Publication Date


Document Type


First Advisor

McCormick, Frank L., 1922-||Avery, Clarence G.

Degree Name

M.S. (Master of Science)

Legacy Department

Department of Accountancy


Auditing; Information storage and retrieval systems--Auditing


The advent of the use of computers to maintain financial records has created many problems for auditors. These problems have tended to revolve around the auditor's inability to adhere to the public accounting profession's standards of technical training and proficiency, evaluation of a client's system of internal control, and the procurement of sufficient evidential matter on which the auditor would base his opinion regarding his client's financial statements. In addition to complying with the generally accepted auditing standards established by the profession, auditors also have had to consider public opinion relating to their technical competence. The profession as a whole, in order to maintain and enhance its professional position in society wants to be considered both dynamic and highly qualified in its ability to audit financial records, and express an informed opinion regarding the fairness of presentation of financial statements prepared from these records. An apparent lack of ability to audit in a computer environment would undermine this public confidence if it became known and were allowed to persist. Library research was used to determine the problems created for the auditor by his client's use of a computer to maintain financial records. Also, library research was used to determine the activities of state and national professional organizations in assisting their members in their efforts to gain the required skills for computer auditing. In the personal interviews, representatives of several large public accounting firms were questioned so that it could be determined what efforts had been made by practitioners, in order to rectify the problems previously discussed. This thesis does not consider technical aspects of computers such as programming, systems design or operation of the system. Also, it does not consider the technical aspects of computer auditing such as the preparation of test transactions, the application of generalized computer audit systems or the use of statistical sampling in a computer environment. A final limitation is that the public accounting firms interviewed were restricted to the eight major national firms. The reason for this being, that these firms would have had the greatest opportunity to audit clients using computers, and to develop in-service computer audit training programs for their employees. The development of auditors capable of auditing in a computer environment is taking place on two fronts. In many cases, public accounting firms have taken it upon themselves to train their employees in the skills required for computer auditing. Also, the state and national professional organizations have made extensive efforts to publish literature and conduct workshops for individuals who are not in a position to benefit from the training programs conducted by the larger public accounting firms. From what could be determined from the research for this thesis, all of these efforts have been successful in imparting the necessary skills for computer auditing to the interested individuals in the profession. In addition to simply learning how to audit in a computer environment, the public accounting profession is developing techniques to use the computer to assist them in performing more effective and efficient audits. This concept of auditing "through" the computer is presently being applied on many engagements, and more improved methods are currently being developed and will be applied in the future. In summation, the public accounting profession has risen to the challenges posed by computers, and has in fact used the computer to assist them in their auditing of financial records created by a computer.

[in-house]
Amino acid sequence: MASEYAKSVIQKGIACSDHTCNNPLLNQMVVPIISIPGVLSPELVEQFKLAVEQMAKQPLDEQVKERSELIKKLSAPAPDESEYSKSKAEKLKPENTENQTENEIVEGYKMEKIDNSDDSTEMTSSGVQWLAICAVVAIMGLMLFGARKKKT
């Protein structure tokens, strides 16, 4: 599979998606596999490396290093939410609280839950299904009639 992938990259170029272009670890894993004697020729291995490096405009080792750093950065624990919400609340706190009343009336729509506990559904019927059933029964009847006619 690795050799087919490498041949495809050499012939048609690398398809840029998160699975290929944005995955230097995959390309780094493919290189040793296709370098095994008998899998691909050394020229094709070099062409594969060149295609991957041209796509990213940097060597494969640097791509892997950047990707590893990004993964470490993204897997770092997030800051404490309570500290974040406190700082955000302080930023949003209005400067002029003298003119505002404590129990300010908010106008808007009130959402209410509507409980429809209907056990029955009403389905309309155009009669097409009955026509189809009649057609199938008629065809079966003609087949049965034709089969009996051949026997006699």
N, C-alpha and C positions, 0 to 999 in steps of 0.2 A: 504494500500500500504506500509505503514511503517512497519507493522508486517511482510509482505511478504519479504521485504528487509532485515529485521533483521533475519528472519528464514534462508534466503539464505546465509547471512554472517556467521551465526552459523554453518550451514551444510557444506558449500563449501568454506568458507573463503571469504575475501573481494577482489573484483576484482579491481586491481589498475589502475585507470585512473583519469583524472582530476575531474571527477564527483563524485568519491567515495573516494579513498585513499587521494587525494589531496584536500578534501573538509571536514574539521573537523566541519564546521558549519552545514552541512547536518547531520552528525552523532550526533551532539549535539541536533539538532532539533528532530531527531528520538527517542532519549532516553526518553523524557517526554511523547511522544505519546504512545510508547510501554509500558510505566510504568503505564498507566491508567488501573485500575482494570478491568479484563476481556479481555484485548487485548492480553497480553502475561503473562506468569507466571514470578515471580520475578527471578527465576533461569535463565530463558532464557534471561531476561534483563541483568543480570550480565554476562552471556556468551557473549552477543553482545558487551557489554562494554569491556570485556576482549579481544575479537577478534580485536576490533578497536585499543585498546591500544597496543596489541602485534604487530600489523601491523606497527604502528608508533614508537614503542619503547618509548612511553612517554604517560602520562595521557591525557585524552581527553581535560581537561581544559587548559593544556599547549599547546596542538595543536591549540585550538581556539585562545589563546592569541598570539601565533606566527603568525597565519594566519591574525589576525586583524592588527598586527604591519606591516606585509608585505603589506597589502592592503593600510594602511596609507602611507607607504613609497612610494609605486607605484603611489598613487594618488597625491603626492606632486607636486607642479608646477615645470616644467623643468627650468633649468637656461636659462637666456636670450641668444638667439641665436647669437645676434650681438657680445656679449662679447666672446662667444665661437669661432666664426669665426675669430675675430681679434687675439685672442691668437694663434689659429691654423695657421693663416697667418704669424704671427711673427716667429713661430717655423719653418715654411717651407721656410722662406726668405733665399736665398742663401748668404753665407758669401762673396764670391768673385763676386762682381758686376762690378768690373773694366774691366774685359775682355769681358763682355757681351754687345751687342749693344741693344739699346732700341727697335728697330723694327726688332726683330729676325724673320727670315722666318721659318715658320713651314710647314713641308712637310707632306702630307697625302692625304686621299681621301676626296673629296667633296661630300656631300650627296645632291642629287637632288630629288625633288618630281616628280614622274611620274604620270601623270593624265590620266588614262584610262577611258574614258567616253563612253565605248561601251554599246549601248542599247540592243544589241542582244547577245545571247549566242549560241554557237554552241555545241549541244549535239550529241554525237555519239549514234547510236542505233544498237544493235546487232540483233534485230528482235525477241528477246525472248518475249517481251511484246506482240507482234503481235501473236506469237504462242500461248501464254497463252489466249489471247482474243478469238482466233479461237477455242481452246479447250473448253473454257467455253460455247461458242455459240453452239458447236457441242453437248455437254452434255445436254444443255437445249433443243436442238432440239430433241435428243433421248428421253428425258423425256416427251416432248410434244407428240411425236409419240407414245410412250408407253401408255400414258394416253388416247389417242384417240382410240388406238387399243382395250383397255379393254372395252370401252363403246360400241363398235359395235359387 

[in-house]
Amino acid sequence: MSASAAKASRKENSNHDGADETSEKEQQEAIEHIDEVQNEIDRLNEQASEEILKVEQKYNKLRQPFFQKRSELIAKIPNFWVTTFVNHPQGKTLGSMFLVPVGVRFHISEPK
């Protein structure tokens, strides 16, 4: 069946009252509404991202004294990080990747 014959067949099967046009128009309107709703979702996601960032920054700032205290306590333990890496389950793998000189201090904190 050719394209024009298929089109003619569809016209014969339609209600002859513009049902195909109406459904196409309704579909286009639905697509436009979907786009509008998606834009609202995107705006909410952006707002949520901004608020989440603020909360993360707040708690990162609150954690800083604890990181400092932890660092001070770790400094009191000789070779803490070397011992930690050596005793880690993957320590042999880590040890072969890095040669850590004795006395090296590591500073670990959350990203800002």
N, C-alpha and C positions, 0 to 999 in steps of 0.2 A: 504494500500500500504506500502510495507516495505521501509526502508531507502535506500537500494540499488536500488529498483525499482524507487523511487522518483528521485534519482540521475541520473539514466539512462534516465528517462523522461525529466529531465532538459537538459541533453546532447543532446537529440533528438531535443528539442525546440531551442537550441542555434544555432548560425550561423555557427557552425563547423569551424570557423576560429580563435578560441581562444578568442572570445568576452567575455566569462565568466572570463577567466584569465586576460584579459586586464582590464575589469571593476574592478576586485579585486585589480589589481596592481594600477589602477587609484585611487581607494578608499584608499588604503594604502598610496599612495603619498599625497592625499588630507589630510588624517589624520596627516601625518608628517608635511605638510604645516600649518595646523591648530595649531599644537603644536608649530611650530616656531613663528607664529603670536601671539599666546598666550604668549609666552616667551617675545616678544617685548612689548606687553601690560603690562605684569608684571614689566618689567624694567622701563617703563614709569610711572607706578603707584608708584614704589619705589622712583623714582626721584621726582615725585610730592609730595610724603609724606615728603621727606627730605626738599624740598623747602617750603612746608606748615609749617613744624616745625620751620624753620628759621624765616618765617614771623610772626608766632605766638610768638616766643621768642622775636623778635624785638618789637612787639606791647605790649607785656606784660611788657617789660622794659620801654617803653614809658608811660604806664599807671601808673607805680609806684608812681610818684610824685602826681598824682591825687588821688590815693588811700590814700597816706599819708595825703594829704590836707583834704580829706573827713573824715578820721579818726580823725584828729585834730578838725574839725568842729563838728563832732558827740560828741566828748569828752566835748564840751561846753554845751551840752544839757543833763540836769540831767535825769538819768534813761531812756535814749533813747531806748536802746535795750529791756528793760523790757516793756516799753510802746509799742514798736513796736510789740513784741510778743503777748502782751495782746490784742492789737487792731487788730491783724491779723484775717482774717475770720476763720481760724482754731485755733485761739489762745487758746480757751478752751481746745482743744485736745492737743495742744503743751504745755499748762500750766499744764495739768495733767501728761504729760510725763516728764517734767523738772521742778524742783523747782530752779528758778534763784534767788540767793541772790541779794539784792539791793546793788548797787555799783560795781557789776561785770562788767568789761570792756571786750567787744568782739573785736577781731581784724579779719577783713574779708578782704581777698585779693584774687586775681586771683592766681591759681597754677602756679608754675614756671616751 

Includes bibliographical references.


3, 42 pages




Northern Illinois University

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